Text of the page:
Kevin Dunbar, Director Global Programs and Impact for CARE Canada
A large area of Southern Africa remains underwater a week after Hurricane Idai ripped through Mozambique, Malawi and Zimbabwe in one of the worst tropical cyclones the Southern hemisphere has ever seen.
Over 2.6 million people have been affected and there are fears the number of people killed could exceed 1000. Women and girls are always the worst affected in natural disasters like this and more likely to die, and we expect this disaster to be no different. They often don’t know how to swim or are confined to the house so aren’t able to evacuate as quickly.
Mozambique was hit by a Category 4 Hurricane on March16, 2019. After the devastating 200kmh winds days of rain followed. Swollen rivers burst banks and damns hit over capacity. (Credit: Josh Estey/CARE)
CARE’s country director in Malawi, Marc Nosbach, described the devastation: “We have heard accounts of people losing family members in front of their eyes as the flood waters were approaching. The power of the cyclone is visible everywhere, with shipping containers moved like little Lego blocks.”
The international community has provided millions of dollars in humanitarian aid, and organizations like CARE International and the UN are responding rapidly to save lives through providing clean water, food, and temporary shelter.
But humanitarian response isn’t enough.
Once again, experts are drawing the direct link between climate change and extreme weather events. Research has shown that changes to the world’s temperature, as well as ocean warming, are responsible for an increase in the severity of tropical cyclones. These storms are having a devastating impact on those countries least responsible for climate change, and least equipped to handle the strain or bounce back from disasters.
We need to pressure politicians to implement the Paris commitments to support vulnerable countries to withstand the effects of climate change. Advanced economies have committed to jointly mobilize $100 billion per year in finance to help vulnerable countries deal with the impacts of climate change. But with less than a year to go before that deadline, less than 20% of international climate finance is flowing towards the sorts projects that can help minimize the impacts and costs of draughts, cyclones and other extreme weather events. Humanitarian assistance remains the costly alternative.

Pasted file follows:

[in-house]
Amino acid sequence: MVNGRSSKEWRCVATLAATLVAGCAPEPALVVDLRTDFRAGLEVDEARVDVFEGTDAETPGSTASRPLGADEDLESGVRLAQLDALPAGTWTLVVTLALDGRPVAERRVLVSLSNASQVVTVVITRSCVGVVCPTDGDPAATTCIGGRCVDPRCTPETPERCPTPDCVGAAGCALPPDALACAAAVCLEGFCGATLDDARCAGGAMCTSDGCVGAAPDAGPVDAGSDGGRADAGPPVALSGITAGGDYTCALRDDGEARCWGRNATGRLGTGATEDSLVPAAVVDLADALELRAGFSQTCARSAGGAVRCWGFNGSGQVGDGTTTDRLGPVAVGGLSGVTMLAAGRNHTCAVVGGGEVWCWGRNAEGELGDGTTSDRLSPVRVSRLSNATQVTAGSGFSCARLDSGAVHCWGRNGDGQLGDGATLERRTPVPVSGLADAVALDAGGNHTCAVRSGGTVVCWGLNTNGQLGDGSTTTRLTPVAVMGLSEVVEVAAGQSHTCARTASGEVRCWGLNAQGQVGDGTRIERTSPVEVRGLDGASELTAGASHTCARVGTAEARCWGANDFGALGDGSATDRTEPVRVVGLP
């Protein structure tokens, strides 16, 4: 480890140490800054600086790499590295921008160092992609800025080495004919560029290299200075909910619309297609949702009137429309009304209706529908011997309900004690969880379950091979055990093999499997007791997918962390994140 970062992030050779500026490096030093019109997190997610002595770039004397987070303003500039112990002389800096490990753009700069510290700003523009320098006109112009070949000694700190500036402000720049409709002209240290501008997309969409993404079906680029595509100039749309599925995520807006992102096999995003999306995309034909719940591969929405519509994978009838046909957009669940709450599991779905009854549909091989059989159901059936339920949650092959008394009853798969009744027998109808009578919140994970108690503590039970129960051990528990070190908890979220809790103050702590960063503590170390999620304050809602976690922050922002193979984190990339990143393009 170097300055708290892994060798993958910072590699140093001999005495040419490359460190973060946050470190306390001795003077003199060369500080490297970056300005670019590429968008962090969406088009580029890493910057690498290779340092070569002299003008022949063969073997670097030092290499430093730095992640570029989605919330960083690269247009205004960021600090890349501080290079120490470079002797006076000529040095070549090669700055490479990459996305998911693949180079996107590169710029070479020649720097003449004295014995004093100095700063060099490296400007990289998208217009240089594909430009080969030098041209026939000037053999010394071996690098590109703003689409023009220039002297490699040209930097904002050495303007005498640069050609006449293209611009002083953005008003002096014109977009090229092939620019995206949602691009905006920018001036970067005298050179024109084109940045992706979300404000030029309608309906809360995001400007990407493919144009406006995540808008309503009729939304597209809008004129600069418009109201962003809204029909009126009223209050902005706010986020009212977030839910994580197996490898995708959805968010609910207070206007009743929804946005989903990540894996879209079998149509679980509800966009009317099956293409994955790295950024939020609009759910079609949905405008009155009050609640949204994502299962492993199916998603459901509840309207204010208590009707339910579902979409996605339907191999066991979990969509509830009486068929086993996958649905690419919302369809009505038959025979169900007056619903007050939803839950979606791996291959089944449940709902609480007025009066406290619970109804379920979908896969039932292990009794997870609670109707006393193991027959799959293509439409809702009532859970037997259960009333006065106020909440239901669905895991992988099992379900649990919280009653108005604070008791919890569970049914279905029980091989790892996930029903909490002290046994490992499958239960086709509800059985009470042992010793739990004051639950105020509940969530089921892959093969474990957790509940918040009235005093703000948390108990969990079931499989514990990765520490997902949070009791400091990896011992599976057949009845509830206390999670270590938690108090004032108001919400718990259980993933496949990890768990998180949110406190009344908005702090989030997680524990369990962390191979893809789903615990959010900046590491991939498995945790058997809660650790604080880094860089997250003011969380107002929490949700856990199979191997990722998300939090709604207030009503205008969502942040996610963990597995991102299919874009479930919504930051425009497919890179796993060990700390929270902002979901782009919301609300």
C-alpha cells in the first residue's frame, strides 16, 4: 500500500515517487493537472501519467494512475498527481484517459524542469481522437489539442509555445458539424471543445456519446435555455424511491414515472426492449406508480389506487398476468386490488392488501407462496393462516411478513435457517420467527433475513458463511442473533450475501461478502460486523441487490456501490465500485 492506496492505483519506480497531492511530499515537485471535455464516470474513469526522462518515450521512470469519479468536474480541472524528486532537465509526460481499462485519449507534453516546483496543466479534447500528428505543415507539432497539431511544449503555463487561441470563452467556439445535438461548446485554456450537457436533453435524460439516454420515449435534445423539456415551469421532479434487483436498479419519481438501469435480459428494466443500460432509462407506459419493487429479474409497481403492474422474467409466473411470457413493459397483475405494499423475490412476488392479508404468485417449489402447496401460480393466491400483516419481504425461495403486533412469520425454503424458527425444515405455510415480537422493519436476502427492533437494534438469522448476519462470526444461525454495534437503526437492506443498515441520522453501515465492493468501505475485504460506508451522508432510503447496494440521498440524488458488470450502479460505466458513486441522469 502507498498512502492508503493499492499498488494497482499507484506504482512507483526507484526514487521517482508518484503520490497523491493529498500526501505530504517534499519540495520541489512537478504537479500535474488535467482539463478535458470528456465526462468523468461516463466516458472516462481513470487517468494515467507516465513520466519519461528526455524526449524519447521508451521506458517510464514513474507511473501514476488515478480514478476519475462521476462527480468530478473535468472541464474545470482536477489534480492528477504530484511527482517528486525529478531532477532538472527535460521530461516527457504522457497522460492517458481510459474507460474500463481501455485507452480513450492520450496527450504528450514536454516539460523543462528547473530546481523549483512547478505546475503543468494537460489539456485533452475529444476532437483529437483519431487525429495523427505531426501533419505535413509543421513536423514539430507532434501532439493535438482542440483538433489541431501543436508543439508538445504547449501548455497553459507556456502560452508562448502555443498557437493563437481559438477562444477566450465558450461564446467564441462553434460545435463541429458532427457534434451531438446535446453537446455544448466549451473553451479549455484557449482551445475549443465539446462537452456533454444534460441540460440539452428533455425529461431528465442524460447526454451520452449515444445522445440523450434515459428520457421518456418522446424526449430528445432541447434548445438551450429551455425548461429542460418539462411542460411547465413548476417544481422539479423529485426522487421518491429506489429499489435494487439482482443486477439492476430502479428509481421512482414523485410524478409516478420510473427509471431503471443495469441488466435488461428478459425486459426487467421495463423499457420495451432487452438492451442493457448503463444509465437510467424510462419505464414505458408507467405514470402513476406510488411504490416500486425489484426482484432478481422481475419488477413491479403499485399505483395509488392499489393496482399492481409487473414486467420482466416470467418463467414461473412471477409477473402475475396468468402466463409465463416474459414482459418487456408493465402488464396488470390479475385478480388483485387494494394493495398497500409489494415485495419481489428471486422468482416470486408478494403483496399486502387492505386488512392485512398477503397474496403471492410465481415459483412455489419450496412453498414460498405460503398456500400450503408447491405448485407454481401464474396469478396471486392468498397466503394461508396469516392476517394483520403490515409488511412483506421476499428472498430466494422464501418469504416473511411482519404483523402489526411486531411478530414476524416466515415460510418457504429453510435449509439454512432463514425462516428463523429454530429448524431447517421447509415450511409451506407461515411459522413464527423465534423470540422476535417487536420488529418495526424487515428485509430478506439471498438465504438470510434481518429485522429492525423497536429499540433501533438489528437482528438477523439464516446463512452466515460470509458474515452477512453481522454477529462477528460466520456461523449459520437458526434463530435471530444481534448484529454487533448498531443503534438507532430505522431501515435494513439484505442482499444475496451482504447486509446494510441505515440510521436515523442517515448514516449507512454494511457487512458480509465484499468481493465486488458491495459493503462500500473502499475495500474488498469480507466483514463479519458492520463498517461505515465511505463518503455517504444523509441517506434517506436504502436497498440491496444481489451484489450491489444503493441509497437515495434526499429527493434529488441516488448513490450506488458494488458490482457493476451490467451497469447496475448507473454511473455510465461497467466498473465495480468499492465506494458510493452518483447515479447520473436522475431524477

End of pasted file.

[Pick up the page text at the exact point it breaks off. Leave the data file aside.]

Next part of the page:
And while big storms like this galvanize global attention, we also need to maintain focus on the slower moving crises that are often out of the spotlight. It is cruel irony that the affected areas in Zimbabwe were in the midst of responding to a drought, which was only brought to an end by the massive flooding from cyclone Idai. The flooding made a bad situation even worse. What meagre crops people were able to grow, are now almost certainly lost.
As 16-year-old climate change activist Greta Thunburg told us “I want you to act as if our house is on fire, because it is.”
This is the new normal, as the effects of climate change worsen we can expect larger and more frequent storms that cause havoc across areas of the world least prepared. More effort needs to go into helping communities, particularly those in low lying coastal urban areas, prepare for raising sea levels, more rain, and powerful storms.
We are the first generation to feel the impact of climate change, and the last that can do anything about it. This storm provides yet another grim reminder of the consequences of not taking urgent, global collective action to turn the tide against climate change.
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